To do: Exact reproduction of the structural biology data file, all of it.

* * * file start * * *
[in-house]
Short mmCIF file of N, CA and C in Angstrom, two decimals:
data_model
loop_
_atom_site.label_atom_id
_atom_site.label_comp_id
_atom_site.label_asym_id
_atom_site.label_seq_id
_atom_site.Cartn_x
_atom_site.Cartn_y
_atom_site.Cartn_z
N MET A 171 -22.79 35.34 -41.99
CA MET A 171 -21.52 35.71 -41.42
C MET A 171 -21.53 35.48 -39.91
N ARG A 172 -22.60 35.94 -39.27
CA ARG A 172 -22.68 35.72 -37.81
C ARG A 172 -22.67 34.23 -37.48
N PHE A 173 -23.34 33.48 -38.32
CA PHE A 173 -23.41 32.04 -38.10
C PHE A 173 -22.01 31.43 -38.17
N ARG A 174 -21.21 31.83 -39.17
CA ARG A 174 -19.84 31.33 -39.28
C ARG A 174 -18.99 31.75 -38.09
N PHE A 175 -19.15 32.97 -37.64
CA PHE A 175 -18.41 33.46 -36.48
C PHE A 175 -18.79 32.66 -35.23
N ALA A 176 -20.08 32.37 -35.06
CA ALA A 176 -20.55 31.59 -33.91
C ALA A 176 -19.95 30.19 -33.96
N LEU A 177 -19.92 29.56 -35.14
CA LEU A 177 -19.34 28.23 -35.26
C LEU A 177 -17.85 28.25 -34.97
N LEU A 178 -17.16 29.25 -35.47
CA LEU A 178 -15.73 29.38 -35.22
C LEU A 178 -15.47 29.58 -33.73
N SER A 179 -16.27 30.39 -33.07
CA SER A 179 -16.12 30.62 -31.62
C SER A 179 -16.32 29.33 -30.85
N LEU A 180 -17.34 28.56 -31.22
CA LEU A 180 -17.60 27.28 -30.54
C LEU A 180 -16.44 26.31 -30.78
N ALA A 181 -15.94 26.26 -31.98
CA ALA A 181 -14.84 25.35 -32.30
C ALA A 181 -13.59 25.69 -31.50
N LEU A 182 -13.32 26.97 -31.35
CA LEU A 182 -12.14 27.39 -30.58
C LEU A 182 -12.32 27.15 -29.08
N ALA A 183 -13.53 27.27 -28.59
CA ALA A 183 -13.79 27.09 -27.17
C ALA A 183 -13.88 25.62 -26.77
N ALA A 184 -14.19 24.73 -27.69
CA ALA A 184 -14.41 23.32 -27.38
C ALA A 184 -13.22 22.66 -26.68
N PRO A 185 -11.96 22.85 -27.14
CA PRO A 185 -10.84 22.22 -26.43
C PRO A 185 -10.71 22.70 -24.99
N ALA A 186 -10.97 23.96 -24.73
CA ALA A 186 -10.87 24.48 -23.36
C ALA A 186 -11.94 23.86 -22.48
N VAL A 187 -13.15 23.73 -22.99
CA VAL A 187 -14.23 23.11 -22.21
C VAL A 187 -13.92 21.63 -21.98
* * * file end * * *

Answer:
[in-house]
Short mmCIF file of N, CA and C in Angstrom, two decimals:
data_model
loop_
_atom_site.label_atom_id
_atom_site.label_comp_id
_atom_site.label_asym_id
_atom_site.label_seq_id
_atom_site.Cartn_x
_atom_site.Cartn_y
_atom_site.Cartn_z
N MET A 171 -22.79 35.34 -41.99
CA MET A 171 -21.52 35.71 -41.42
C MET A 171 -21.53 35.48 -39.91
N ARG A 172 -22.60 35.94 -39.27
CA ARG A 172 -22.68 35.72 -37.81
C ARG A 172 -22.67 34.23 -37.48
N PHE A 173 -23.34 33.48 -38.32
CA PHE A 173 -23.41 32.04 -38.10
C PHE A 173 -22.01 31.43 -38.17
N ARG A 174 -21.21 31.83 -39.17
CA ARG A 174 -19.84 31.33 -39.28
C ARG A 174 -18.99 31.75 -38.09
N PHE A 175 -19.15 32.97 -37.64
CA PHE A 175 -18.41 33.46 -36.48
C PHE A 175 -18.79 32.66 -35.23
N ALA A 176 -20.08 32.37 -35.06
CA ALA A 176 -20.55 31.59 -33.91
C ALA A 176 -19.95 30.19 -33.96
N LEU A 177 -19.92 29.56 -35.14
CA LEU A 177 -19.34 28.23 -35.26
C LEU A 177 -17.85 28.25 -34.97
N LEU A 178 -17.16 29.25 -35.47
CA LEU A 178 -15.73 29.38 -35.22
C LEU A 178 -15.47 29.58 -33.73
N SER A 179 -16.27 30.39 -33.07
CA SER A 179 -16.12 30.62 -31.62
C SER A 179 -16.32 29.33 -30.85
N LEU A 180 -17.34 28.56 -31.22
CA LEU A 180 -17.60 27.28 -30.54
C LEU A 180 -16.44 26.31 -30.78
N ALA A 181 -15.94 26.26 -31.98
CA ALA A 181 -14.84 25.35 -32.30
C ALA A 181 -13.59 25.69 -31.50
N LEU A 182 -13.32 26.97 -31.35
CA LEU A 182 -12.14 27.39 -30.58
C LEU A 182 -12.32 27.15 -29.08
N ALA A 183 -13.53 27.27 -28.59
CA ALA A 183 -13.79 27.09 -27.17
C ALA A 183 -13.88 25.62 -26.77
N ALA A 184 -14.19 24.73 -27.69
CA ALA A 184 -14.41 23.32 -27.38
C ALA A 184 -13.22 22.66 -26.68
N PRO A 185 -11.96 22.85 -27.14
CA PRO A 185 -10.84 22.22 -26.43
C PRO A 185 -10.71 22.70 -24.99
N ALA A 186 -10.97 23.96 -24.73
CA ALA A 186 -10.87 24.48 -23.36
C ALA A 186 -11.94 23.86 -22.48
N VAL A 187 -13.15 23.73 -22.99
CA VAL A 187 -14.23 23.11 -22.21
C VAL A 187 -13.92 21.63 -21.98